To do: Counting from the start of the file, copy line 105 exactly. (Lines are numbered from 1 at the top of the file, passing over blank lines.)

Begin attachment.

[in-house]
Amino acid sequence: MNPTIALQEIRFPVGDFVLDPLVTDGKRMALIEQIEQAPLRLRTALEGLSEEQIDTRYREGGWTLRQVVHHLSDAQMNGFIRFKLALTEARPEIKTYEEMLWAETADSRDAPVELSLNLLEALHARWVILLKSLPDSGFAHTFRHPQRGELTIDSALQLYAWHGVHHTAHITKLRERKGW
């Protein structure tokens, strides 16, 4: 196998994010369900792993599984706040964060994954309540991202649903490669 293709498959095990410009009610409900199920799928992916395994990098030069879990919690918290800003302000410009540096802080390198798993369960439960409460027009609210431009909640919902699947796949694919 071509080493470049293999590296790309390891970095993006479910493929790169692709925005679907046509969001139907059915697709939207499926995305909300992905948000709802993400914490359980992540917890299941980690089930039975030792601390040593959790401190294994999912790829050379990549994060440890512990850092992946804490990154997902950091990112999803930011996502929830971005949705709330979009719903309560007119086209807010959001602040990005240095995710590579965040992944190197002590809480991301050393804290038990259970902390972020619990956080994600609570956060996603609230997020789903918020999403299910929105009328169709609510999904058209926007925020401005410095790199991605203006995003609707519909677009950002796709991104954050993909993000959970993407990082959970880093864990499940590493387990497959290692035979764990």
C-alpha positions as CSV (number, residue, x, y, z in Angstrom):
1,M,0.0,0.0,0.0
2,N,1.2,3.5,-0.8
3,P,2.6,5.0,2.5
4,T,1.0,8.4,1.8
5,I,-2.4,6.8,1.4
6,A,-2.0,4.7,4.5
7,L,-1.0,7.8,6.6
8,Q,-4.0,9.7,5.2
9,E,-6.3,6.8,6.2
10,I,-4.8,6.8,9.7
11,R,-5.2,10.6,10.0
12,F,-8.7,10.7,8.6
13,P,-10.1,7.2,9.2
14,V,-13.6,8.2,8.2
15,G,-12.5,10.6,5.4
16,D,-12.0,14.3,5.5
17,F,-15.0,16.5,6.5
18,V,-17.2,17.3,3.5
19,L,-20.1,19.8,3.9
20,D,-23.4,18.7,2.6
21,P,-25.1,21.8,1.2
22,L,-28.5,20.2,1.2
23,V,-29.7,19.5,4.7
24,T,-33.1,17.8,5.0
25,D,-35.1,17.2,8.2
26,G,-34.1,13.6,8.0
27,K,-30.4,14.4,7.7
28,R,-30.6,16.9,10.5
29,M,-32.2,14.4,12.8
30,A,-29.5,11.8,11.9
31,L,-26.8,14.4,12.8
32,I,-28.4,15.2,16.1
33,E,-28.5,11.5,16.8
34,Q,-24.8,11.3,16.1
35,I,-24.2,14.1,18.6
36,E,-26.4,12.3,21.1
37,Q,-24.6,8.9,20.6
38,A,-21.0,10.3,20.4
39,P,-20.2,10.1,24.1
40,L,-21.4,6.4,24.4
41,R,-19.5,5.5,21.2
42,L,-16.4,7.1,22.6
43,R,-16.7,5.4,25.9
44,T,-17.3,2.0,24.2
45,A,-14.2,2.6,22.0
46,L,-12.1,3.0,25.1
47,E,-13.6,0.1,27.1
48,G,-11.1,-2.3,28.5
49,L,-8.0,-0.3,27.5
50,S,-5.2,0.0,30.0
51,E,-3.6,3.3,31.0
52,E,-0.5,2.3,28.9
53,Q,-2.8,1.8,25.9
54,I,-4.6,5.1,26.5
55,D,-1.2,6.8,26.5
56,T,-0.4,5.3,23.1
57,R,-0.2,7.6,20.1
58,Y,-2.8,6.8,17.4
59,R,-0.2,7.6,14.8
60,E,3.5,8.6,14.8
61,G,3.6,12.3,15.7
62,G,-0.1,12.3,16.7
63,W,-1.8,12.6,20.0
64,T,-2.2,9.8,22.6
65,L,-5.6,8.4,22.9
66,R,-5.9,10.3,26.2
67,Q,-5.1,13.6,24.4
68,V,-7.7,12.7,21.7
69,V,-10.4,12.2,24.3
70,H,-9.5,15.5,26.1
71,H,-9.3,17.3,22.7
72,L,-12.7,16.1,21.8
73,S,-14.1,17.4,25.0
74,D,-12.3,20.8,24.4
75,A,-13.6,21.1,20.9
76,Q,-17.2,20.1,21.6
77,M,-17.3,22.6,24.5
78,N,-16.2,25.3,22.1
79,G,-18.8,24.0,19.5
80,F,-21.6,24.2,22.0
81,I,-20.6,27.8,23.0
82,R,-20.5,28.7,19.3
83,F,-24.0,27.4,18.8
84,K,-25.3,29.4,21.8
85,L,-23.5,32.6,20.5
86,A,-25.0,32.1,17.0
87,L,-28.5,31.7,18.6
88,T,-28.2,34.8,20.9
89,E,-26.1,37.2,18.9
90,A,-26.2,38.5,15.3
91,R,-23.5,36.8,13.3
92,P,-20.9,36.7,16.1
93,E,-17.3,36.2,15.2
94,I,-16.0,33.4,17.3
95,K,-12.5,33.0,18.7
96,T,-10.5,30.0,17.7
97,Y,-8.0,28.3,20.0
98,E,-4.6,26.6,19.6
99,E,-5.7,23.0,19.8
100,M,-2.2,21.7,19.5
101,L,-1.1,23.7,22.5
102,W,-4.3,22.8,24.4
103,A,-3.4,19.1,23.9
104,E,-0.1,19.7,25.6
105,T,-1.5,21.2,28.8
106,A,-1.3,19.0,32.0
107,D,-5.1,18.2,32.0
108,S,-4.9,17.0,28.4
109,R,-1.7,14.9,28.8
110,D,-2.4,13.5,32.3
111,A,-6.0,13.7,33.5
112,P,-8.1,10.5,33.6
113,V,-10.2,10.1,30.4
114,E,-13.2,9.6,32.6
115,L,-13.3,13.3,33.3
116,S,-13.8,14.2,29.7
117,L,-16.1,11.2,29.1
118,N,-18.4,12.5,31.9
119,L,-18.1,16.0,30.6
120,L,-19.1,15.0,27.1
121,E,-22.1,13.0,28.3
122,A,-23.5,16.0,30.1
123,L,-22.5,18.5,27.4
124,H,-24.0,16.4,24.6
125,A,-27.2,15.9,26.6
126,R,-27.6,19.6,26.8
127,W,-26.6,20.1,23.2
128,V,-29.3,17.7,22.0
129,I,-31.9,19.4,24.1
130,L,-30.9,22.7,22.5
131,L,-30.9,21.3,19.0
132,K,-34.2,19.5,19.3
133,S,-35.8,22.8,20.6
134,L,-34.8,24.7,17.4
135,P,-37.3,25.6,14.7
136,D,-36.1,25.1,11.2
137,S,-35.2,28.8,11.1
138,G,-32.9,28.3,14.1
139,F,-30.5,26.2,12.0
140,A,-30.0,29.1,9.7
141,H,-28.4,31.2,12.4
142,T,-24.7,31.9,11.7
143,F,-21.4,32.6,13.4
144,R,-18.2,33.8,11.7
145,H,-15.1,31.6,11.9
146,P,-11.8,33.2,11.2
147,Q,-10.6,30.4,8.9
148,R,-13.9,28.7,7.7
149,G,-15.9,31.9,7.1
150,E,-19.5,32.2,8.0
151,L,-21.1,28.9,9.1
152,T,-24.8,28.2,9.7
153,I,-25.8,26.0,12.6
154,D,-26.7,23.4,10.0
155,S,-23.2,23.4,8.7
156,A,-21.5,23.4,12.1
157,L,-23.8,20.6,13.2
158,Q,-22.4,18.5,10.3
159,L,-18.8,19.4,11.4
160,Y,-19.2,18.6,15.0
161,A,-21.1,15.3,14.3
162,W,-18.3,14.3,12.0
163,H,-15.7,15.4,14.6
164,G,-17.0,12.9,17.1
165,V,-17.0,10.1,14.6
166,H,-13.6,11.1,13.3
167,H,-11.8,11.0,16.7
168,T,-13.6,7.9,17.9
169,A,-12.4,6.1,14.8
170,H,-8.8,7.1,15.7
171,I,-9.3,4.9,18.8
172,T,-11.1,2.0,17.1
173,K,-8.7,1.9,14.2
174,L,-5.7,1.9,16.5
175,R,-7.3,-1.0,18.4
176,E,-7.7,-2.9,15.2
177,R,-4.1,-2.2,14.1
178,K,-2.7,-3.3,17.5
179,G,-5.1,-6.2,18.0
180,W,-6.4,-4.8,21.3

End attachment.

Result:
101,L,-1.1,23.7,22.5